“Here's my philosophy. We have two responsibilities as a corporate citizen. One, we have to endeavor to return the planet in a better condition than we found it. Two, we have to provide a path for every young person that wants to be in digital infrastructure, to have a vocation.”
On his first point, we have to raise a question, as Ganzi uses a private jet, which is probably the most carbon-intensive form of travel available. Private jets like Ganzi’s 20-seat Gulfstream emit two tons of CO2 equivalent per hour of flying time, The actual environmental impact is double that, because of non-CO2 emissions at high altitude.
Environmental sites reckon that works out at more than four times the emissions of a passenger on a regular flight, even if the private jet is full to capacity.
We failed to put the question directly to the man in our interview. Later, his people handed back a no-comment on the issue.
We did find, from the company’s 2022 proxy statement, that DigitalBridge pays part of the costs of the jet which is owned by Ganzi. The board of directors has approved an agreement to reimburse “certain defined fixed costs of any aircraft owned by Mr. Ganzi” based on the number of hours it is used for business purposes, as well as “variable operational costs of business travel on a chartered or private jet.”
The report says: “The company reimbursed Mr. Ganzi $3.0 million in 2021.”
Aside from the money, this means that the emissions of those business flights will need to be included in the company’s carbon footprint, in ESG reports.
The second point is what got him excited. He tells us that DigitalBridge is helping to fund data centers for historically-black colleges and universities.
“It's not about just creating and building a data center. It's also creating a core curriculum with classrooms and teachers that can give young diversity candidates a chance to get the education.”
He’s talking about DigitalBridge’s partnership with ImpactData, a company with a plan to build and operate purpose-built colocation data centers on the campuses of Historically Black Colleges and Universities (HBCUs), backed with integrated learning.
The project will turn students into “the most wanted young employees,” says Ganzi, “because they come with a skill set that's specialized, that's built for the next economy. These young adults will come out of school with hardcore, real digital training. They don't teach that at Harvard. They don't teach it at an Ivy League school.”
ImpactData appears to be at an early stage of rolling out its data centers, but is clearly a company to watch. The company’s press materials say the DigitalBridge partnership is helping it roll out “Dream Centers” which combine digital learning infrastructure with carrier-neutral colocation.
The company has been given a $500,000 grant to support a Dream Center at Agricultural and Technical State University (A&T), Greensboro North Carolina. The plan is for a 9MW Tier III colocation facility, combined with an innovation center for use by A&T University, along with a lab for workforce training and community engagement.
A&T Chancellor Harold L. Martin Sr. says the project “will allow the university to expand academic and research offerings in high-demand areas, such as cybersecurity and engineering.”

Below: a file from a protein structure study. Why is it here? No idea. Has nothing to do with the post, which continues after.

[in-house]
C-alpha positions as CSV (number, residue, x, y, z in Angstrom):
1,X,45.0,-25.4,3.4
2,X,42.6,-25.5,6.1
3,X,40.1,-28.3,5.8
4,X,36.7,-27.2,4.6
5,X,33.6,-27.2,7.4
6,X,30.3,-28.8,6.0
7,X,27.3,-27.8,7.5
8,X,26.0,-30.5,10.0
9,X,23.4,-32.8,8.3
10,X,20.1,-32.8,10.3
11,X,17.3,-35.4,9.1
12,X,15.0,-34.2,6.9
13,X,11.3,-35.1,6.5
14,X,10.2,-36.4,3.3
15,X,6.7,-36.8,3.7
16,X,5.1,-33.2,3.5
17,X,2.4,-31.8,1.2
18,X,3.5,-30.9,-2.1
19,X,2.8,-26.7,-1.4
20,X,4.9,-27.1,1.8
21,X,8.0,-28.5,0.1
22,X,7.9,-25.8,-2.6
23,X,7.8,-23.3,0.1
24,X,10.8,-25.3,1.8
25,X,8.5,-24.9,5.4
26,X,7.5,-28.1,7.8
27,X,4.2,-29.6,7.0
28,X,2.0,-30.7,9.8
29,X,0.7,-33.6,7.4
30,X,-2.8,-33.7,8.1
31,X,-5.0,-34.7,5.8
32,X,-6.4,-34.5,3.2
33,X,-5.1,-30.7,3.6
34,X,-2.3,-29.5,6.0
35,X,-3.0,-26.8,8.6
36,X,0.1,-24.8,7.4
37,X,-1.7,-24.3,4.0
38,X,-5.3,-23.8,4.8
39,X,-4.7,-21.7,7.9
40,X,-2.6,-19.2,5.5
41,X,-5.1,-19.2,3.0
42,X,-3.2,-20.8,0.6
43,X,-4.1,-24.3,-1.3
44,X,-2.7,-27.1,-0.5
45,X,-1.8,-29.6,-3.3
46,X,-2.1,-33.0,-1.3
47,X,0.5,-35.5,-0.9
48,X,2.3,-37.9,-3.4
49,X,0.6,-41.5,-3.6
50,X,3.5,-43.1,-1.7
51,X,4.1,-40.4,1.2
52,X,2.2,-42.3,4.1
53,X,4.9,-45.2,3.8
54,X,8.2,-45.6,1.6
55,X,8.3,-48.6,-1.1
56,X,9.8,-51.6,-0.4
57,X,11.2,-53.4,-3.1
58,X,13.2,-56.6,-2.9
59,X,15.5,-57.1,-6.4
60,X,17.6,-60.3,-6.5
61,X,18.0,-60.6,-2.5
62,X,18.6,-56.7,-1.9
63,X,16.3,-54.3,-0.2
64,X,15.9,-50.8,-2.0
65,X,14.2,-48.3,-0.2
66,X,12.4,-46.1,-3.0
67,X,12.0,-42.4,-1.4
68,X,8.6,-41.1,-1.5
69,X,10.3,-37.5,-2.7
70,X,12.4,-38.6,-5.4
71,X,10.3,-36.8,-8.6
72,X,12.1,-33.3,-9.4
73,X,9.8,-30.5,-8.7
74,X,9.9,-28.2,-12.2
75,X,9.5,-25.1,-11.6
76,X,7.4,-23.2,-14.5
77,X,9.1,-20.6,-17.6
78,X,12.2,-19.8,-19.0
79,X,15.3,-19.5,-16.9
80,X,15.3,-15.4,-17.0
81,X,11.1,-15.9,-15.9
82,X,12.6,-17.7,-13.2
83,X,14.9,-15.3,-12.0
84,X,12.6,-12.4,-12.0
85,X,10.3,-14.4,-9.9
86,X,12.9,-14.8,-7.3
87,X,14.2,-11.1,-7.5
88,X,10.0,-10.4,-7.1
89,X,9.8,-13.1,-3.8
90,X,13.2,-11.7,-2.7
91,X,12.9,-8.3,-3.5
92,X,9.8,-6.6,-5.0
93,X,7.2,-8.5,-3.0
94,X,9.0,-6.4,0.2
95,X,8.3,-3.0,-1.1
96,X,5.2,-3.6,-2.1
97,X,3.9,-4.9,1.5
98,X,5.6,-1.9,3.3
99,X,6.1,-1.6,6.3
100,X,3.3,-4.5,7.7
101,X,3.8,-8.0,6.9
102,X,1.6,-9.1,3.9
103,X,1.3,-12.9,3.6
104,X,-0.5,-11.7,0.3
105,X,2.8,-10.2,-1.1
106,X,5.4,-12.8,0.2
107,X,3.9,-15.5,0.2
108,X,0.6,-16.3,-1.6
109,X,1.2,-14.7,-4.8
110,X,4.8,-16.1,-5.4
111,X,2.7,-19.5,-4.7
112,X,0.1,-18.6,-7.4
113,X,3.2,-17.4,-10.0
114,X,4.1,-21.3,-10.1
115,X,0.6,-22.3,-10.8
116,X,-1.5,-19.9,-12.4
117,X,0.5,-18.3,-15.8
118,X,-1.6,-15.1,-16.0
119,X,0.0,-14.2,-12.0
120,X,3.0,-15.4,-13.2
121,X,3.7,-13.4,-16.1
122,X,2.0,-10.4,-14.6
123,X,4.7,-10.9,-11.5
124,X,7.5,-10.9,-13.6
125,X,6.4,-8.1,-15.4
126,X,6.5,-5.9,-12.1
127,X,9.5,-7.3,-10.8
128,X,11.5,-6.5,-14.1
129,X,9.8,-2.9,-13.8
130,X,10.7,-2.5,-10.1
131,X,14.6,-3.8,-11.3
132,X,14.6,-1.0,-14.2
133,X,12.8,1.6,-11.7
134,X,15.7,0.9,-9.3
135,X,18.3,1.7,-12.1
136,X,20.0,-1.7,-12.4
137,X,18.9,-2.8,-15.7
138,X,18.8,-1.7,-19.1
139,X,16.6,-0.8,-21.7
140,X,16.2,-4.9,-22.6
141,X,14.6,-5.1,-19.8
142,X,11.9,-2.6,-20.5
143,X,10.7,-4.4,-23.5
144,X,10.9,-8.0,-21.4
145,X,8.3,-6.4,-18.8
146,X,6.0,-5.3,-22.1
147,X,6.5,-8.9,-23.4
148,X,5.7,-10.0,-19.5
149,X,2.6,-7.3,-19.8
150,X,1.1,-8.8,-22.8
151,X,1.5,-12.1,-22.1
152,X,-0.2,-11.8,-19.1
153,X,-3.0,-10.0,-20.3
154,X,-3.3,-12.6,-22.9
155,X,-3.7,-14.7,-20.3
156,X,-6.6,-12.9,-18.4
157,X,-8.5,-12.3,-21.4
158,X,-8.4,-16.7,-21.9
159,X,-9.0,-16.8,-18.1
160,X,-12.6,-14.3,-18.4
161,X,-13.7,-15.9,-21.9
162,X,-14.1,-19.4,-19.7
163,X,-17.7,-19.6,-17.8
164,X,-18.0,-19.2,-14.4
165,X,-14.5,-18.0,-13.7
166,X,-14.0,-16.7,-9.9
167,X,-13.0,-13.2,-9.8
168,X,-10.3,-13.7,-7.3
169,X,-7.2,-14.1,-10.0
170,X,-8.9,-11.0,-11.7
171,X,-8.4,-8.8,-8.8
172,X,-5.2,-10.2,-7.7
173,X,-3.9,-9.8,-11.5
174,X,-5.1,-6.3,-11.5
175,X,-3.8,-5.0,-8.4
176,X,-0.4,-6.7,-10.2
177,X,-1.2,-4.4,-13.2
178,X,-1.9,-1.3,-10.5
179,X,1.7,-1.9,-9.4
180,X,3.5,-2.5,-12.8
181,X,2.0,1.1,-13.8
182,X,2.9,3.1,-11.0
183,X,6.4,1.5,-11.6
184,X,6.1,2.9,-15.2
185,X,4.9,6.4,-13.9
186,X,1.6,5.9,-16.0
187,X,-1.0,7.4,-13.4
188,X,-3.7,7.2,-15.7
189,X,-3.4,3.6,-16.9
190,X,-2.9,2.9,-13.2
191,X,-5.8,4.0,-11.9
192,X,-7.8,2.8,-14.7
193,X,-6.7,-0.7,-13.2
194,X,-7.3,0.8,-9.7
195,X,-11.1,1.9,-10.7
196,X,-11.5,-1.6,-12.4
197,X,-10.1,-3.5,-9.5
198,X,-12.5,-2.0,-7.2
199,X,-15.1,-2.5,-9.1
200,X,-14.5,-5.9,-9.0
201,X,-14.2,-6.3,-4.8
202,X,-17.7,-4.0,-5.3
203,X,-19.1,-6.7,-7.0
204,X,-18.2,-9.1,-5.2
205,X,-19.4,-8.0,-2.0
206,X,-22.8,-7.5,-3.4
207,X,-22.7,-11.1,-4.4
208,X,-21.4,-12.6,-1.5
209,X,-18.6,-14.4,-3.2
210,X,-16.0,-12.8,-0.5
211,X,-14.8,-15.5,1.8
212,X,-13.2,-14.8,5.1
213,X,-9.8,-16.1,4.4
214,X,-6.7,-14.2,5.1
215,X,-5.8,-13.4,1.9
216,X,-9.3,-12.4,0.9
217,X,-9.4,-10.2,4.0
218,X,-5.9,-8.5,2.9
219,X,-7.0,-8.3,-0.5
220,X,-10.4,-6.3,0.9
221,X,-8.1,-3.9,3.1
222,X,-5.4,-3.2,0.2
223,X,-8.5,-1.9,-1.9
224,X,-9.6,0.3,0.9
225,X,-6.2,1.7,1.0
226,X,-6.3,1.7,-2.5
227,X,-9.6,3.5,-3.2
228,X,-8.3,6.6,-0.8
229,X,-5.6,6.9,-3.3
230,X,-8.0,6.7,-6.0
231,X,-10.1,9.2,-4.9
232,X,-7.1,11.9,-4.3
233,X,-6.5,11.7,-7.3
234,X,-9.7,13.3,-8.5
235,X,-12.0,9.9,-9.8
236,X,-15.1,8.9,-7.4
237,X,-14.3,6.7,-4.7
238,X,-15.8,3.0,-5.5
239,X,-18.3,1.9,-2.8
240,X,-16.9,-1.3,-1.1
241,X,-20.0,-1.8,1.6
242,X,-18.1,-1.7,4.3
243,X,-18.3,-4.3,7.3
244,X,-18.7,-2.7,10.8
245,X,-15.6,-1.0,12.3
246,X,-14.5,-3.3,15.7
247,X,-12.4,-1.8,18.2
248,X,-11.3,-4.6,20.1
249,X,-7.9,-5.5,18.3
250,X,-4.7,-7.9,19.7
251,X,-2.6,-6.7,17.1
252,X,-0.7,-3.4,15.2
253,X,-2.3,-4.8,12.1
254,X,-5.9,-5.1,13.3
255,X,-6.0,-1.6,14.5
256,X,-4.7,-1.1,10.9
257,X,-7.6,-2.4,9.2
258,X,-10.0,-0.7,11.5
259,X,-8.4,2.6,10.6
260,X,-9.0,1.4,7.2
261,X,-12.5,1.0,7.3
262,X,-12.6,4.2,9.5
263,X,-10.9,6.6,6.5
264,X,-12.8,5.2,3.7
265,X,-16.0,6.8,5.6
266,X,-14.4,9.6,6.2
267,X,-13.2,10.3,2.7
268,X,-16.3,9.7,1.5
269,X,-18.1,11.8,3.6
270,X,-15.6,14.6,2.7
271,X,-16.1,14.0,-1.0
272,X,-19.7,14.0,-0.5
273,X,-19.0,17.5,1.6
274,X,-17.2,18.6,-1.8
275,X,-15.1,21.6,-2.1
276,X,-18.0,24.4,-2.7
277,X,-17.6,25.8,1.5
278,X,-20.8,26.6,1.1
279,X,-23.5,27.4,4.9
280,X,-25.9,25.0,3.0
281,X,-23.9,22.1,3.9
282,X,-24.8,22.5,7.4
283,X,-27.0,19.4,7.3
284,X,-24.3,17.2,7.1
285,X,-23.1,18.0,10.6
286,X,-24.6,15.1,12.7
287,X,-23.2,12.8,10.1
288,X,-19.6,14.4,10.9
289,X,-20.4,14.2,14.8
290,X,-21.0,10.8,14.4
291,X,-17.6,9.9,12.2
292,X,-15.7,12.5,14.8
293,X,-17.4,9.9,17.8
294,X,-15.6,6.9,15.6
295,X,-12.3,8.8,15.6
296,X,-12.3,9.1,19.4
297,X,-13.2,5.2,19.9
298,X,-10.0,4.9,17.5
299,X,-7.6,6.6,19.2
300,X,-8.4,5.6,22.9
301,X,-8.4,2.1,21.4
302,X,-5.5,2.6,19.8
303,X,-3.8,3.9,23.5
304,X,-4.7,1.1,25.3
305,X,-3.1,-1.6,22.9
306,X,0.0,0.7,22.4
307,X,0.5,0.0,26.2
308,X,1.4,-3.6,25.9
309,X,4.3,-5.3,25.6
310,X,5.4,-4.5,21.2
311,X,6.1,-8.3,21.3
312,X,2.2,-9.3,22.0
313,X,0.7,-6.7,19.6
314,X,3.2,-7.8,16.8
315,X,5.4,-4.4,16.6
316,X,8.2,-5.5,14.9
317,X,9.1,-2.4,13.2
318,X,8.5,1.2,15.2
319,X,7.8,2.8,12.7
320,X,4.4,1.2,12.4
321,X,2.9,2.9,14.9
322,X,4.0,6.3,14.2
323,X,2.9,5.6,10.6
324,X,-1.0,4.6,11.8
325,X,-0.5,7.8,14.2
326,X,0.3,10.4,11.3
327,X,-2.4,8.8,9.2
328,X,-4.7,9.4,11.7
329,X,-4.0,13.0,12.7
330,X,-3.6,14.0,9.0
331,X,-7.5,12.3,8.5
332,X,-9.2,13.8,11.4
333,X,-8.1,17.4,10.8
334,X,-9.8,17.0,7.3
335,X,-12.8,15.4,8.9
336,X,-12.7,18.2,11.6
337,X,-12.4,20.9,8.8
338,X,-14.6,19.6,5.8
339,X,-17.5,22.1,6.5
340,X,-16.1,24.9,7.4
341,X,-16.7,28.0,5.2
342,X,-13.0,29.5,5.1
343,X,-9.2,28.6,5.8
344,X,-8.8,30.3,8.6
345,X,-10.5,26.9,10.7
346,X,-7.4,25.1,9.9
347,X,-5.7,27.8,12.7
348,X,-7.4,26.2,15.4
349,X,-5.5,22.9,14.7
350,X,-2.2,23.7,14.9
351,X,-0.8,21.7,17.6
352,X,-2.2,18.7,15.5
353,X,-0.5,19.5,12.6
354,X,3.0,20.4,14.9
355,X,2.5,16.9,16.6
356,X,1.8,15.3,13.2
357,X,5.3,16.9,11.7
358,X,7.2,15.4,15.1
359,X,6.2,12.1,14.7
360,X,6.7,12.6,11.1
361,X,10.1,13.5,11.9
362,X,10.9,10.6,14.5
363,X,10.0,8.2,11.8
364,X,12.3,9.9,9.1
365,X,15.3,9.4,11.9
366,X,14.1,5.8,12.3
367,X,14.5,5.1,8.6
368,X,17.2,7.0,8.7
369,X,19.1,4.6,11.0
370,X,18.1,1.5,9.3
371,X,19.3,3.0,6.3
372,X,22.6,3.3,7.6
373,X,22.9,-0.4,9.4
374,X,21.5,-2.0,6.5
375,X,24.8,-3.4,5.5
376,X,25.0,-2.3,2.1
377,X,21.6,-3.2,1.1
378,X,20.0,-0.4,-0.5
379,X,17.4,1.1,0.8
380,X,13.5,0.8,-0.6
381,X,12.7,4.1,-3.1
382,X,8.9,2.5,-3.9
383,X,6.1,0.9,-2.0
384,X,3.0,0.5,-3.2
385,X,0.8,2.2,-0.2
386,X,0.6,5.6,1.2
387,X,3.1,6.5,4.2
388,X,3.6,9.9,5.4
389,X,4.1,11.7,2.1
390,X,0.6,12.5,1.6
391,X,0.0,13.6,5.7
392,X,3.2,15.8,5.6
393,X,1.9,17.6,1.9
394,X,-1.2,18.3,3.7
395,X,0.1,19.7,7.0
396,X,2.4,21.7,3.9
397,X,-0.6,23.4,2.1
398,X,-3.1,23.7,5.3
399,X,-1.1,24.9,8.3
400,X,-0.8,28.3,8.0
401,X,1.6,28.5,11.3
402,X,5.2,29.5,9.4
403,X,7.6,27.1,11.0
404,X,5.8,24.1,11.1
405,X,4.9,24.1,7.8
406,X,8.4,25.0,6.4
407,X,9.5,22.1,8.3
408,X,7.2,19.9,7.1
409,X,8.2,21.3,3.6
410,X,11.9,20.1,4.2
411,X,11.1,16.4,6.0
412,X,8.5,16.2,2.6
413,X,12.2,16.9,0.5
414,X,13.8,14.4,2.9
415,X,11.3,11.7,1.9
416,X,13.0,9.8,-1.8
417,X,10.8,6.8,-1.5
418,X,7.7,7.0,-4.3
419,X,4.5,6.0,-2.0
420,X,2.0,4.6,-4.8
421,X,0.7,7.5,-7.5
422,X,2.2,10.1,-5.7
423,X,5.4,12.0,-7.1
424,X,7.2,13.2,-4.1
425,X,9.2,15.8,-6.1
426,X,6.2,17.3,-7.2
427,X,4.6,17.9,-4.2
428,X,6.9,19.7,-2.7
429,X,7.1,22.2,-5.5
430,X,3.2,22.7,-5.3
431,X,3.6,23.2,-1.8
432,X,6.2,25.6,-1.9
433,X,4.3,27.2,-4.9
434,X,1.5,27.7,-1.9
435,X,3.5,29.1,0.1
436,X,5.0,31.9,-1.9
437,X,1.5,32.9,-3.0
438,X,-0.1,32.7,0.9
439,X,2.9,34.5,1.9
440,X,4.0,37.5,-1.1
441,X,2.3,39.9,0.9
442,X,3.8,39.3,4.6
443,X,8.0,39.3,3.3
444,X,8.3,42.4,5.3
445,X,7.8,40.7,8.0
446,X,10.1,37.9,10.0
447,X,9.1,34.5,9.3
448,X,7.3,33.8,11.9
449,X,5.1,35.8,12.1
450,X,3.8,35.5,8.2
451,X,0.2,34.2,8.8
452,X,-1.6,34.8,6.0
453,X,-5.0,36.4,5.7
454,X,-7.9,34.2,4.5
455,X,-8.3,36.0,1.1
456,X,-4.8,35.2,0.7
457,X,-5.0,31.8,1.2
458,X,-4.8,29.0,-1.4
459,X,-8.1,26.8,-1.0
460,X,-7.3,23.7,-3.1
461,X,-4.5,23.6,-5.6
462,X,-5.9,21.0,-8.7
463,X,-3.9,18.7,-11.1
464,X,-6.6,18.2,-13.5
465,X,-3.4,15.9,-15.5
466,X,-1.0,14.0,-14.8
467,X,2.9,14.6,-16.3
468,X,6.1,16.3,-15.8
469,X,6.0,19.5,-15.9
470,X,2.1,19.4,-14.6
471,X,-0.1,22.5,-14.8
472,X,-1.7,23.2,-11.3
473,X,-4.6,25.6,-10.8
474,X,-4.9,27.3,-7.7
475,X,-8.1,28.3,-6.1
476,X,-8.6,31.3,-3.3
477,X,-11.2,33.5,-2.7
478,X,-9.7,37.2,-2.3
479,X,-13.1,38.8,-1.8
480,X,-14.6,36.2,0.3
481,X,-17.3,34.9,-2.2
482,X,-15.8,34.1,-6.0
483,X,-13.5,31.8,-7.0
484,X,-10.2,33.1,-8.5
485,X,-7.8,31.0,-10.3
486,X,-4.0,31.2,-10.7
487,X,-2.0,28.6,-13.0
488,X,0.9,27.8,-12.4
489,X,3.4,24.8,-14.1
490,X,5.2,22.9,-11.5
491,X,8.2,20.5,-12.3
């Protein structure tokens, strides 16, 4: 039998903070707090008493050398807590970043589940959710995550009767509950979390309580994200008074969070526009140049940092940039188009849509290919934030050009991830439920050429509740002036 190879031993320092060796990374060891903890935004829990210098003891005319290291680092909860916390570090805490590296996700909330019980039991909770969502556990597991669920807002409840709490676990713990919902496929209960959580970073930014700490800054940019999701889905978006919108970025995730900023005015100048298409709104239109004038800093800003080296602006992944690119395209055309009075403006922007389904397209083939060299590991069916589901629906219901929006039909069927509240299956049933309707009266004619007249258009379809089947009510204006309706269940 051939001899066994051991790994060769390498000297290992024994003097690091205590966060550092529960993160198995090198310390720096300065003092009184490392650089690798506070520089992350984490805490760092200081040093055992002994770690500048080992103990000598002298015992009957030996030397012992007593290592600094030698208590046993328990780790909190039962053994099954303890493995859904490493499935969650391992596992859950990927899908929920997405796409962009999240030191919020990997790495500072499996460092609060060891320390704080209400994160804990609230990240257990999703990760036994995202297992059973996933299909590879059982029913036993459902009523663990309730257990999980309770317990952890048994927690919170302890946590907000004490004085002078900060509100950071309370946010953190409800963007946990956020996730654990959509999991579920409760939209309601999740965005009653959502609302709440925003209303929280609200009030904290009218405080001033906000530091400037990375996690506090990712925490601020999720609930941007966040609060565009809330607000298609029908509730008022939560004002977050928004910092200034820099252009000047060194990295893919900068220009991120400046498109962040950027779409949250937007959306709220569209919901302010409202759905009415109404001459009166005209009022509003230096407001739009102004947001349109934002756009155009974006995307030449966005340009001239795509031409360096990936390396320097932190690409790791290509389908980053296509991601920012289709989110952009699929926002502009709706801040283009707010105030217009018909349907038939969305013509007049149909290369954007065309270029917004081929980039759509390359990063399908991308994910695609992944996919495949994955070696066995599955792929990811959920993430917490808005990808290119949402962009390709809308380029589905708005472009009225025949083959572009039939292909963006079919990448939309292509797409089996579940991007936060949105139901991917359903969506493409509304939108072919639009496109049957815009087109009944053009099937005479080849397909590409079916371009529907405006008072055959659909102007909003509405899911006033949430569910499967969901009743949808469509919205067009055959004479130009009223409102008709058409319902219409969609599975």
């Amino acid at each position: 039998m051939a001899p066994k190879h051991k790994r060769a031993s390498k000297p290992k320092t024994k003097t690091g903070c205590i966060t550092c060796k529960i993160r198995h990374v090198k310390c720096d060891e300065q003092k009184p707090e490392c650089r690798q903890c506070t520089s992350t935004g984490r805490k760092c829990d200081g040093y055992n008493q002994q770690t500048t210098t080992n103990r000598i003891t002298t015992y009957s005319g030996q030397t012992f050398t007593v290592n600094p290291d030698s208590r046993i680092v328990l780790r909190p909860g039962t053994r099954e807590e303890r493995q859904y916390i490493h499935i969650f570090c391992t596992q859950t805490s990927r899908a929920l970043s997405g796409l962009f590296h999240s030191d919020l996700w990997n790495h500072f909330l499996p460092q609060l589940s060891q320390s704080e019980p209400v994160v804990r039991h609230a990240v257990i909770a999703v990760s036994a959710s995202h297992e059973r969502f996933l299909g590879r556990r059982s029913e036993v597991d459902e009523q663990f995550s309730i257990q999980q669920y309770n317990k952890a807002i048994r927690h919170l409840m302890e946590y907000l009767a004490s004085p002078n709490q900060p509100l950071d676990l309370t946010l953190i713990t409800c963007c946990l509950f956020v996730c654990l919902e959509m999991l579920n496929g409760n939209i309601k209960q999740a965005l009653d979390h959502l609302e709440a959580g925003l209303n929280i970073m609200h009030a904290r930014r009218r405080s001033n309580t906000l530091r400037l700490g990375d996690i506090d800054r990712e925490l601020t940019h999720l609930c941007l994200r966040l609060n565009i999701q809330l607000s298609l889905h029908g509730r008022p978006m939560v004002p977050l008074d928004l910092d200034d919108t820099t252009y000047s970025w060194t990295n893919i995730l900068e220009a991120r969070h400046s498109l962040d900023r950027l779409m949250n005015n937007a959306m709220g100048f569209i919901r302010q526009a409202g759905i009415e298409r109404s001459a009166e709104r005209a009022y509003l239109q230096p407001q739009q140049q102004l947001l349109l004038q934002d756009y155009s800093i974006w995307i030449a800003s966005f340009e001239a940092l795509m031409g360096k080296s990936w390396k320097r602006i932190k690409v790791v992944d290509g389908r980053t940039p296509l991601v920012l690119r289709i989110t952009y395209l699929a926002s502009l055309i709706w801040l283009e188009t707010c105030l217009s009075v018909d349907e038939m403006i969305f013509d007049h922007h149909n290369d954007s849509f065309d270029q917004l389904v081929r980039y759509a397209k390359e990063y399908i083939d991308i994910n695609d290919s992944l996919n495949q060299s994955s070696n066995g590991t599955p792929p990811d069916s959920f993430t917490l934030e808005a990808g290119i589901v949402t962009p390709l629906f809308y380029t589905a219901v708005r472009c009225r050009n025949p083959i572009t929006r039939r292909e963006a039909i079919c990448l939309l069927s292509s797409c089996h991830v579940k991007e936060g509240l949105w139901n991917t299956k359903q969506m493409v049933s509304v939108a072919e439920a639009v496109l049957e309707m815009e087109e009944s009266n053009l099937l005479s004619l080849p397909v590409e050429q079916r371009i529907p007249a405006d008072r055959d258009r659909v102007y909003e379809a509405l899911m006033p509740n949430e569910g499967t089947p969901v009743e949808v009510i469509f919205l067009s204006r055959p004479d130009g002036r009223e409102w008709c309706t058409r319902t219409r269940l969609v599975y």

ImpactData says it is investing $100 million in the site over four years, to create 28 permanent jobs, as part of a $1 billion digital infrastructure plan placing similar centers at other HBCUs in markets including Atlanta, Dallas, Houston, Nashville, Birmingham, and Charlotte.
Ganzi mentions the likes of Morehouse College, the alma mater of Martin Luther King, and Samuel L Jackson, but ImpactData doesn’t yet have a project announced there.
It does, however say it has partnered with an ‘influential HBCU in a key southern edge market’ to pilot its Dream Center concept, and partnered with a ‘Global Fortune 100 client’ to consolidate its existing data center assets, while elsewhere promising a “flagship” facility on a “soon-to-be-announced HBCU campus.”
Ganzi goes on: “If we can help change the trajectory of a young person's life, man or woman, or otherwise, then we've done something incredibly powerful. We've changed not only their arc, we've changed the narrative. We can help create the great young minds of the digital economy.”
Historically, he says “parts of our youth are told, you're not welcome here. You're not invited. That's rubbish, right? They are invited.”
This is better than getting a good ESG report out, he says: “Anyone can write an ESG report, they put you to sleep. What excites us is that there's hope. And that hope has to come in the form of restoring the planet to where it needs to be, and rekindling the desire in youth to imagine, and to create, and to be the next great digital entrepreneurs.”
DigitalBridge mentors high school students to go to college, and then creates internships and a vocation path for them, before hiring and promoting “great diverse candidates that have the vocation and the experience in digital.”
More than half DigitalBridge’s public board is “diversity and female candidates” he says, and its chair is London-based Nancy Curtin.
“I have the most diverse board of all my peers, and I'm proud of that,” he says.
Appointing Curtin as chair “took a lot of courage, in a very male-dominated digital world” he says, even though she is chief investment officer at an investment firm, Alvarium.
“I deferred being chairman, because I think she's wise, and she has great expertise,” he says.
“In every instance, we've always put the most qualified person in the chair. We just have had the tenacity, and the ability to find the great minds that can help us build this great platform.”